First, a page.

If a developer’s ambitious plans come to fruition, North DeKalb Mall will look drastically different by the end of this decade.

The 77-acre property would no longer be a mostly vacant mall, a remnant of times when big box stores and chain retail stores drew massive crowds of shoppers. Instead, it would become the latest mixed-use community in metro Atlanta catering toward younger crowds with a focus on walkability and living where you eat and shop.

Edens, which acquired the mall last year, gave a community presentation Tuesday evening that showed renderings and site plans for their redevelopment vision. In addition to nearly 2,000 residential units and more than a half a million square feet of retail and office space, the mall will get a new name.

“We can definitively say there will be a new name,” Herbert Ames, senior vice president and southeast regional lead for Edens, said during the virtual community meeting. “We don’t know what that is yet.”

The real estate company, which developed Atlanta’s West Village community and North Druid Hill’s Toco Hills mall, confirmed plans to preserve the AMC theater and surrounding mall infrastructure. The mall will reduce in size, but Ames called that area the “heart and soul of the project.”

A grocery store — an aspect teased in preliminary site plans shown during previous closed-door meetings — was also confirmed. Several attendees mentioned support for Trader Joe’s to become the site’s grocery store, but Ames said they can’t name specific tenants yet.

“There are several conversation on the grocery front,” he said. “...We’re very excited about those prospects, but it’s a little too early to speak specifics about specific retailers.”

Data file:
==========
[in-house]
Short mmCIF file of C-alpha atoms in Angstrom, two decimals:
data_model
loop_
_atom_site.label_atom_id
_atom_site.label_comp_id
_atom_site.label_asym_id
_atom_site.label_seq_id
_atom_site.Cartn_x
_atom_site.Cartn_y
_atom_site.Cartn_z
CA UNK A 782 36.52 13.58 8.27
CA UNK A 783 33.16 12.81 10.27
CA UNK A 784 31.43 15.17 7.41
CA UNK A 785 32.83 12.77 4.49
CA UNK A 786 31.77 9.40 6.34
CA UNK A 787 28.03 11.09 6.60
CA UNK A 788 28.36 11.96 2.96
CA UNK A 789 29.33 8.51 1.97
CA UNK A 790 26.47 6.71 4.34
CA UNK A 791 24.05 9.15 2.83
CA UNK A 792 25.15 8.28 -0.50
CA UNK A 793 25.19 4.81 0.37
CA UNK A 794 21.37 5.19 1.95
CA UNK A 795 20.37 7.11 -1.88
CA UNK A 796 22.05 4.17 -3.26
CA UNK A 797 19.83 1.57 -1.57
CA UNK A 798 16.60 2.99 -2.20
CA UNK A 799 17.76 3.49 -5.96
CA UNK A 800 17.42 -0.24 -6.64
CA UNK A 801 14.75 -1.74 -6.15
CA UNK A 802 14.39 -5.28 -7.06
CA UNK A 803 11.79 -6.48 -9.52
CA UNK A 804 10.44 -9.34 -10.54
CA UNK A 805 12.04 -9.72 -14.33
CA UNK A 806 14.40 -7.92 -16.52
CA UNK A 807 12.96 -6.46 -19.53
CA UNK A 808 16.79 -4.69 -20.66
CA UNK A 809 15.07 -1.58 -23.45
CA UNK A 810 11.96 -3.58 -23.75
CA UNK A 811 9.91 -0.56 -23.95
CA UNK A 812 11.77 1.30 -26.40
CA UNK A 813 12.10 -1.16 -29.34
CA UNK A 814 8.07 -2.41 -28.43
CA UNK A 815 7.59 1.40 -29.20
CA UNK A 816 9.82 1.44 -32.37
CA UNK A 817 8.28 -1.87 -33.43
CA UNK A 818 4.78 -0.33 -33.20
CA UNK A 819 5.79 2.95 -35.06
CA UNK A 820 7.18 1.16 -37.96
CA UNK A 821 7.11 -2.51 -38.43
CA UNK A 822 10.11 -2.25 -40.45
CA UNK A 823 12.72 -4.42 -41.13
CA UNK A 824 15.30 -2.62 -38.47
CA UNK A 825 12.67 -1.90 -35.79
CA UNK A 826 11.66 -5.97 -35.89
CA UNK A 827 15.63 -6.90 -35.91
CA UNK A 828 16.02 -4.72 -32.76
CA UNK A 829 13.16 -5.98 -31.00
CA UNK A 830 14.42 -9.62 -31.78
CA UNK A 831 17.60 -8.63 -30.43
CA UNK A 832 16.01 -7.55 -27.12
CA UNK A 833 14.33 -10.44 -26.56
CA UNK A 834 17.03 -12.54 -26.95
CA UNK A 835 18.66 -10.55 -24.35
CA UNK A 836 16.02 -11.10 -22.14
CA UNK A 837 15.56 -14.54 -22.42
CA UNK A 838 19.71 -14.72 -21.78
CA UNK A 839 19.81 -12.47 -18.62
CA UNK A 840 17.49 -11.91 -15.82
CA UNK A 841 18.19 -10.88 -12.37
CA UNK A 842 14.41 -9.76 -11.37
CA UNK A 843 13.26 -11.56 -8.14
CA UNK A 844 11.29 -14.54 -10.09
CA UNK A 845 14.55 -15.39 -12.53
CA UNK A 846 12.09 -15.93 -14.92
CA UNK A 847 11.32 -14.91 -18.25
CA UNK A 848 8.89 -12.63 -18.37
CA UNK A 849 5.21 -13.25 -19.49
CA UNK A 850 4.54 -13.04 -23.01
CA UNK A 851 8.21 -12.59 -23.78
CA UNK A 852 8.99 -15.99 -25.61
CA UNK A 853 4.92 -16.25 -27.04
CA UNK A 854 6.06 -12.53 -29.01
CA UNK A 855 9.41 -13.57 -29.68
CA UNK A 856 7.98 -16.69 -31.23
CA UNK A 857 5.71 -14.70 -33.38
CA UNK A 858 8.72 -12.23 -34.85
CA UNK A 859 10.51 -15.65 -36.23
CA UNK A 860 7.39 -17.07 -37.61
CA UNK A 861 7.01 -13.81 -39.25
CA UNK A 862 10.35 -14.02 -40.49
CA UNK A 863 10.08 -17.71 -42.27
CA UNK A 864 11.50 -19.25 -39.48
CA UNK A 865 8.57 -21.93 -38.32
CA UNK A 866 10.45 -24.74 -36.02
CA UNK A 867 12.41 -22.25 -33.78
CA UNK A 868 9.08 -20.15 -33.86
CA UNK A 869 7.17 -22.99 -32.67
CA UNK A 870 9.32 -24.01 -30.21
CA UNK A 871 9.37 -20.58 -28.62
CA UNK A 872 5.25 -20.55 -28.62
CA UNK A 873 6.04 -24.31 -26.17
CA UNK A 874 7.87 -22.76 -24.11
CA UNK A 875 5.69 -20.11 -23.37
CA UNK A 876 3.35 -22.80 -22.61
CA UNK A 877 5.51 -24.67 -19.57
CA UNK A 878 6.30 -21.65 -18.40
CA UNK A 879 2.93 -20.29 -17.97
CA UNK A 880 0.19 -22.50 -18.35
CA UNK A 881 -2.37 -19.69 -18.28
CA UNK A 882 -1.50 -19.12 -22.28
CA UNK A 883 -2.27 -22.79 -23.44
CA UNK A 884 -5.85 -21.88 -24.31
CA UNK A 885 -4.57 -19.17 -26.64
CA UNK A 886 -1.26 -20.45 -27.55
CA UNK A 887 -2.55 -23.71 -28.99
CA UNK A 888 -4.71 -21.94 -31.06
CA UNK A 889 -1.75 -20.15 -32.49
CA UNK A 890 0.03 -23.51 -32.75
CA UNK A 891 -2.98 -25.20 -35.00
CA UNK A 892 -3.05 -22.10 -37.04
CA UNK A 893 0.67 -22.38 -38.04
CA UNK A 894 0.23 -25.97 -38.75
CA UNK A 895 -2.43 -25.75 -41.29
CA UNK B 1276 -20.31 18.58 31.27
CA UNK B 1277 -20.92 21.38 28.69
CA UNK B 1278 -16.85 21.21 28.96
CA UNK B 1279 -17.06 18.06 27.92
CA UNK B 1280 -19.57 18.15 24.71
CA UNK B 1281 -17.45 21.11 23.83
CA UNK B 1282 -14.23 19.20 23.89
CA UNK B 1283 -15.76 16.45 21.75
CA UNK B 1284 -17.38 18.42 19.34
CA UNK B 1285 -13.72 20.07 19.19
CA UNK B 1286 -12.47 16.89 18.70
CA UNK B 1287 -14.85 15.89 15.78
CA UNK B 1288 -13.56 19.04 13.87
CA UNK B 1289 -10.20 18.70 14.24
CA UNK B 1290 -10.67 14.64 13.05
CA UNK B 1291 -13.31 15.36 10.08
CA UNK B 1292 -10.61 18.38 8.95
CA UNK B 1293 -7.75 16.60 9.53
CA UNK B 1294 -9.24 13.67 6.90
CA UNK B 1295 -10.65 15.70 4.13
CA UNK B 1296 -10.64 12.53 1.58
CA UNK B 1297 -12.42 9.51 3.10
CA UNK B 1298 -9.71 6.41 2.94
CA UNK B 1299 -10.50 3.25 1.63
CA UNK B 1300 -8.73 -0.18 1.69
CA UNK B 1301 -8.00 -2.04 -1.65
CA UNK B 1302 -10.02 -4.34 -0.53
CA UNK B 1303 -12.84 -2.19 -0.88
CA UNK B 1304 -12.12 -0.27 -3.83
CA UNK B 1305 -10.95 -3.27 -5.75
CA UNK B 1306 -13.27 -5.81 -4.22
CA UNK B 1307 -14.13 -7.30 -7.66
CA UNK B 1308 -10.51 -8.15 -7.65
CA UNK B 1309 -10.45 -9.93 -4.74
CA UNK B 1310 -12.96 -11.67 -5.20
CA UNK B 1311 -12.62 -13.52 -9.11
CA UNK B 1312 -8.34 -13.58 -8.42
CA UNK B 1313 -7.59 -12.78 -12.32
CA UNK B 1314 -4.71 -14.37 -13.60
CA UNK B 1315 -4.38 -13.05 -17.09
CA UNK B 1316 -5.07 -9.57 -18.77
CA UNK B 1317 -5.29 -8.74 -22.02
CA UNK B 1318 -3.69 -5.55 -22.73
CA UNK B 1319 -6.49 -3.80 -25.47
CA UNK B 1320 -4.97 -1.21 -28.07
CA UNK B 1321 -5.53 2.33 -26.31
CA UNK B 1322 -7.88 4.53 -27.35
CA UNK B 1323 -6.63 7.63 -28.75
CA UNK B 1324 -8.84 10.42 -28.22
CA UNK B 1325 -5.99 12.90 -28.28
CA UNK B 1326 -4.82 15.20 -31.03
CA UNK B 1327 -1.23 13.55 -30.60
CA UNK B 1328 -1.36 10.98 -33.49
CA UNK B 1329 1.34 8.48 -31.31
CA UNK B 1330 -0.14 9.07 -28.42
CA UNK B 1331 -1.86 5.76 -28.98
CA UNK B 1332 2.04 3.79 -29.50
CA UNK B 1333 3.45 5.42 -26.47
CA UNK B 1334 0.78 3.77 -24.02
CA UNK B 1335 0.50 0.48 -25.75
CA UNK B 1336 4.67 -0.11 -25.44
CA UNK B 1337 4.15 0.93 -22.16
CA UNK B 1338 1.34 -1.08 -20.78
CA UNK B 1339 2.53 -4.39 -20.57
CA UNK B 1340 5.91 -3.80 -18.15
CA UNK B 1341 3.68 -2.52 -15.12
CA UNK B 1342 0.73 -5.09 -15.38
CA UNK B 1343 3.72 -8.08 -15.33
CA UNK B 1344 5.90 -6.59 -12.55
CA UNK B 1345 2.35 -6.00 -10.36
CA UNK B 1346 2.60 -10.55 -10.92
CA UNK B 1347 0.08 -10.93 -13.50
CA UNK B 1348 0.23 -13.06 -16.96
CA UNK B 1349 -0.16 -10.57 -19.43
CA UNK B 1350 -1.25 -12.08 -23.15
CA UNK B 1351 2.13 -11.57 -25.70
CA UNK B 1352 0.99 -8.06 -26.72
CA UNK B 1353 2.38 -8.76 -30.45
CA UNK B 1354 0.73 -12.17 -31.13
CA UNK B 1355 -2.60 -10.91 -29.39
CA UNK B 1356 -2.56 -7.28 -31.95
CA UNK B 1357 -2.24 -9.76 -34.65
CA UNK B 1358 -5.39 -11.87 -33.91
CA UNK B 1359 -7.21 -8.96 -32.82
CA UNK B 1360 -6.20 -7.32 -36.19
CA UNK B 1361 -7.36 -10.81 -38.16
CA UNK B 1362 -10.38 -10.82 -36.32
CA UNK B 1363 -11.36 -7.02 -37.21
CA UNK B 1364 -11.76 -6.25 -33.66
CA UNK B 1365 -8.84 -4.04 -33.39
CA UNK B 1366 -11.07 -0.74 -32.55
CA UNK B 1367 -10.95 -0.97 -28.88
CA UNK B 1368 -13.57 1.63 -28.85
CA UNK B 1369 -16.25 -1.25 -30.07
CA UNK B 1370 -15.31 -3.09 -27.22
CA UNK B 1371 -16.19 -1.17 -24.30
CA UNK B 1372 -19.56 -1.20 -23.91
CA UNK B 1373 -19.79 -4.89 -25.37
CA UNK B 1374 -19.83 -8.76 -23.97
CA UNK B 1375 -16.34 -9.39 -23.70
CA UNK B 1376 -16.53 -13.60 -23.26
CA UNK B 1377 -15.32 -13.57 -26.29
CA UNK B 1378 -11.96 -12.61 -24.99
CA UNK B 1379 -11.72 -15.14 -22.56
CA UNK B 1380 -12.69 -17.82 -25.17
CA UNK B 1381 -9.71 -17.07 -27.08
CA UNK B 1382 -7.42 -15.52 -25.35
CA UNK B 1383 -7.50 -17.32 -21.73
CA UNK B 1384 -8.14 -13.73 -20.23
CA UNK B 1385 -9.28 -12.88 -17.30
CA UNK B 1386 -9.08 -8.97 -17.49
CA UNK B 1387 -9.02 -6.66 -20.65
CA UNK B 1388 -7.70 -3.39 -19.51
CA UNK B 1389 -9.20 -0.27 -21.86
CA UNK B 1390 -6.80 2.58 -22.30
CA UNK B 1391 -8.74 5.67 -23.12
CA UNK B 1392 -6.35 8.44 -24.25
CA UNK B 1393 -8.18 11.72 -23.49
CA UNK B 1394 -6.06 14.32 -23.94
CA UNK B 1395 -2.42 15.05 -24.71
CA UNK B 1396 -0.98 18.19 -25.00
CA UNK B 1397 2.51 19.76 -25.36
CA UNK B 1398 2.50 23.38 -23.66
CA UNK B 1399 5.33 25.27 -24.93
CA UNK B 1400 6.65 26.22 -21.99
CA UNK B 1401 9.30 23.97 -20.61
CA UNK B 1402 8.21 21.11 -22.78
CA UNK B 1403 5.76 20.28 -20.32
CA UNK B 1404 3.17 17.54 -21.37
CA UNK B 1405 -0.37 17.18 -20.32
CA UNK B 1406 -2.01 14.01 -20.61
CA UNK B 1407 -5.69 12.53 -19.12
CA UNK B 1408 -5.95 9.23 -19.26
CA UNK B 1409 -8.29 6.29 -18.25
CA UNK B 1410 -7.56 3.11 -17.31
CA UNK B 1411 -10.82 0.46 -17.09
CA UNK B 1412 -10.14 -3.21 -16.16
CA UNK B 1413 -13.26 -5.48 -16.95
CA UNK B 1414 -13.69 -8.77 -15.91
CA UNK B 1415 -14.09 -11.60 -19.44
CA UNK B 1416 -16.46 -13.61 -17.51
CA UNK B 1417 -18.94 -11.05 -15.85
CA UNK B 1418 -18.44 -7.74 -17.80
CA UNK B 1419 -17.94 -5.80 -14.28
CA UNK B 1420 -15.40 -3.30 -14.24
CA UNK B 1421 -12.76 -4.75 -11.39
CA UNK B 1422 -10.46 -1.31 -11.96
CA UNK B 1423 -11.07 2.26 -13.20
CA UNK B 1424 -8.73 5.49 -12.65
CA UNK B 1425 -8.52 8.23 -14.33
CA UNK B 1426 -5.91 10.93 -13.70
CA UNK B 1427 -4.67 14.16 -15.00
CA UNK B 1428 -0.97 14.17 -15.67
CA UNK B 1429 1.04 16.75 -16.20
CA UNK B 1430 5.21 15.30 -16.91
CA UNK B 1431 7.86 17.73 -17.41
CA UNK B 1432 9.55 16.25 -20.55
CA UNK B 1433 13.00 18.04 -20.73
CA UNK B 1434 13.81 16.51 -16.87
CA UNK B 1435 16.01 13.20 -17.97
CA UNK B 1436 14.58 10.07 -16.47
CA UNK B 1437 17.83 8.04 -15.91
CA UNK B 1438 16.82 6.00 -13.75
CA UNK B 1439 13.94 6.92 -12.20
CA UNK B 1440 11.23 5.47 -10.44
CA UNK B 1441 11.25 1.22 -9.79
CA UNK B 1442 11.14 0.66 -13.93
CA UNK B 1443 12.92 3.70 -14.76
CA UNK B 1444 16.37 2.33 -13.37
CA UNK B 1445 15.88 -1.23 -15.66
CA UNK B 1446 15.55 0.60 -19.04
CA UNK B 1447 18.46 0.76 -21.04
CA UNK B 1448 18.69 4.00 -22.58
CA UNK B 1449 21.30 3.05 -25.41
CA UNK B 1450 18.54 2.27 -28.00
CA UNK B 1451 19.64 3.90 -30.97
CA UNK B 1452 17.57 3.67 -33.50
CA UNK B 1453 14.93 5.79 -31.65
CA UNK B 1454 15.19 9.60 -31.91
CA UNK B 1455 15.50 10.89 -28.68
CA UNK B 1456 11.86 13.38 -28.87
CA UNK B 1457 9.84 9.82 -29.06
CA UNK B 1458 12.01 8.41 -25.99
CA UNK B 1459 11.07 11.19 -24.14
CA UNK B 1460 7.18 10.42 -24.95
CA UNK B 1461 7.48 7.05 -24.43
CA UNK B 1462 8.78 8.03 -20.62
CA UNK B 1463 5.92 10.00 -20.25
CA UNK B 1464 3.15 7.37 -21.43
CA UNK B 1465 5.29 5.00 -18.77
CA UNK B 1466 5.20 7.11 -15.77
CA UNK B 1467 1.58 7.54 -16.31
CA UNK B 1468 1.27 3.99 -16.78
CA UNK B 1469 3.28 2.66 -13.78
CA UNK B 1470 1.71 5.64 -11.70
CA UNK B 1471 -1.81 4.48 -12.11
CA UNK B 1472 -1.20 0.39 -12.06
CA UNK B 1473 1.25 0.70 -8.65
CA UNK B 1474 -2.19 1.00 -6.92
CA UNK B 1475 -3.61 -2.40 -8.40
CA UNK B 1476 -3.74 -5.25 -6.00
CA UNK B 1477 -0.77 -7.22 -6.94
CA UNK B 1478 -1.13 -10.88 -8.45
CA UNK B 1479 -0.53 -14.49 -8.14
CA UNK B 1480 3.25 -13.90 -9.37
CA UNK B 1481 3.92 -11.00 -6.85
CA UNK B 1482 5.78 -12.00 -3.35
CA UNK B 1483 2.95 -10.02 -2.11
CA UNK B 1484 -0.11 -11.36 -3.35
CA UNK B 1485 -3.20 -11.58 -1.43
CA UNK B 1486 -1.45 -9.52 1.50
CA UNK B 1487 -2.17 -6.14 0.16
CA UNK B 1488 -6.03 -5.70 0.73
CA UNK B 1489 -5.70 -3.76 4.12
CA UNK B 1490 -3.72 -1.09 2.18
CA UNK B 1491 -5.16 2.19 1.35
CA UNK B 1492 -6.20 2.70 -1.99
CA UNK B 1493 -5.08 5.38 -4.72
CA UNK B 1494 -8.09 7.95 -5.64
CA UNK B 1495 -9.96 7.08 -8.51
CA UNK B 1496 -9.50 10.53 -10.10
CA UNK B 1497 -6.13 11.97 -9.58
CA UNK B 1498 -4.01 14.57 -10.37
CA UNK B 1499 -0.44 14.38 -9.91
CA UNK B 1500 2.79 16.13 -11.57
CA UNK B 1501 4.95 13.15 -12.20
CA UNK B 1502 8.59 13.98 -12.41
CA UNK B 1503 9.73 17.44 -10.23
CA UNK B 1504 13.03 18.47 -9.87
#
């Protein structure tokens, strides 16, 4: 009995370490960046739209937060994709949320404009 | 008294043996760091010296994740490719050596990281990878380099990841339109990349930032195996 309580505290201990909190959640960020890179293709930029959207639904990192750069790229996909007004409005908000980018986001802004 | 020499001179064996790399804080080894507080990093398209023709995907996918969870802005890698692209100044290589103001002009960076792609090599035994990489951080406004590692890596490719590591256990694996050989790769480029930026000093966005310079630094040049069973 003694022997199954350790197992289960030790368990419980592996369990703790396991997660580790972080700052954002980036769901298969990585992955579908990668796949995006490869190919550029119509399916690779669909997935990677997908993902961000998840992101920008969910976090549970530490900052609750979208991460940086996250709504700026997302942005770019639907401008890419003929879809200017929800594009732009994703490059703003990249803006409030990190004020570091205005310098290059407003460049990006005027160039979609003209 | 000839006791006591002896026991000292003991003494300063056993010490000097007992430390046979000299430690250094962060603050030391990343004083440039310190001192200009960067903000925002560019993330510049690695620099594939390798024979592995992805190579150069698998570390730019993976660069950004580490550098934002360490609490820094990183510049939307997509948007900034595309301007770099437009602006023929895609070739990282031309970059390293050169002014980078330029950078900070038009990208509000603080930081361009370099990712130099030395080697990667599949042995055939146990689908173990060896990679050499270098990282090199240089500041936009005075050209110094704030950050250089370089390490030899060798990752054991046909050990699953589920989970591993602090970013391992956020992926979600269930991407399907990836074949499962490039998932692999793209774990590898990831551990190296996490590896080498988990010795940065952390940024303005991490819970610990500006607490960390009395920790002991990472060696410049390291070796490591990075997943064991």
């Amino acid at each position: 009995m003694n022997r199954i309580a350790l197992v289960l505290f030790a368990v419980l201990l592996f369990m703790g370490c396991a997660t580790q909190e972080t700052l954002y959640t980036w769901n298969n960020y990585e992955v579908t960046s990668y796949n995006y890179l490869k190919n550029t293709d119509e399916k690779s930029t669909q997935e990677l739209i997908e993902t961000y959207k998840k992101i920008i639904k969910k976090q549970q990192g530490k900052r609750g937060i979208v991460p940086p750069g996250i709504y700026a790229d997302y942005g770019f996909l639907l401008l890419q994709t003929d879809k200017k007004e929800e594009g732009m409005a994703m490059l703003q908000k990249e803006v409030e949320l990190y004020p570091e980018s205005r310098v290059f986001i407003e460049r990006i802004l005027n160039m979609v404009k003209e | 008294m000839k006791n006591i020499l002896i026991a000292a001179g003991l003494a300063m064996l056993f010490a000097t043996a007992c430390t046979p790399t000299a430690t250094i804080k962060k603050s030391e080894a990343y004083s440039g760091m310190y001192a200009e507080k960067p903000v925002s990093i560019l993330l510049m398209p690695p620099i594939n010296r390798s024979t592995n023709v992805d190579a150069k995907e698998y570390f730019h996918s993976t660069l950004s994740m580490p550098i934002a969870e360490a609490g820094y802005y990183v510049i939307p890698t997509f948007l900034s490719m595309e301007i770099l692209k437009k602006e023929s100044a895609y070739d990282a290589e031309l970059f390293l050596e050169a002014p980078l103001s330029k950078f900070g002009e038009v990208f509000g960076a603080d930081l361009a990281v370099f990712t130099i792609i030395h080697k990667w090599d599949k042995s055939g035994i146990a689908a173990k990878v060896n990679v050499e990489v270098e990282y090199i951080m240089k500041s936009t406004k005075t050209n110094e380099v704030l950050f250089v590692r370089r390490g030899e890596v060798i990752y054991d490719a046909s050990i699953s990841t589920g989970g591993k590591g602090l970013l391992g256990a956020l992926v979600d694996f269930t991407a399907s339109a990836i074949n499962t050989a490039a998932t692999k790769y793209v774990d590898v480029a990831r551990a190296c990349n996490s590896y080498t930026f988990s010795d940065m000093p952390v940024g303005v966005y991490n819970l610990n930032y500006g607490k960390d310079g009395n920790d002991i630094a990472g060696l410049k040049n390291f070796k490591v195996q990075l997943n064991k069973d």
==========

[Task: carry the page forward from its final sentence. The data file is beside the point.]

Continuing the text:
Den Webb, an attorney representing Edens, said more than 180 people participated in the meeting. Many asked questions about the project’s residential aspects, such as whether it would set aside more affordable units for working-class residents — often defined as cops, teachers and firefighters.

“The metrics are still to be determined, but there will be a workforce housing component to this development,” Webb said.

Commissioner Jeff Rader recently told The Atlanta Journal-Constitution that affordability is an important consideration when developing this project. The developer’s plan includes 1,700 multi-family apartment units and 100 townhomes.

“Increasingly, people of limited means have to travel long distances to get to the jobs that they do,” Rader said during a Jan. 26 phone call. “We really feel as though if you are working in a business that serves me, you ought to have the option of living in the same community.”

Webb said they anticipate the mixed-use community won’t be a major draw for parents of school-age children. The DeKalb County School District — along with other large stakeholders like Emory University, MARTA and the PATH Foundation — will be part of rezoning and development conversations, he added.

“These types of multifamily developments have a draw primarily for younger folks,” Webb said. “Single professionals, new couples without children and older folks who want to change their lifestyle.”

The other major components of the project include 300,000 square feet of retail space, 200,000 square feet of office space and a 150-room hotel. Roughly 25% of the site will be preserved as greenspace or will incorporate walking paths.

Webb said he planned to file rezoning plans with the county Wednesday. In addition, the developer completed a Development of Regional Impact (DRI) application last month, which is required for gigantic projects that will affect more than just the city or county where the project is located.

The developer aims to begin construction in early 2023 and complete the first aspects of the project — primarily the retail, office and hotel components — by 2025. The rest of the project, including residential units, is expected to be finished by 2030, meaning the entire project is on an eight-year-long timeline.

“It’s important to emphasize that Edens is a long-term holder,” Webb said. “They’re going to acquire this property, they’re going to develop this property and they’re going to own, operate and manage it for the long term.”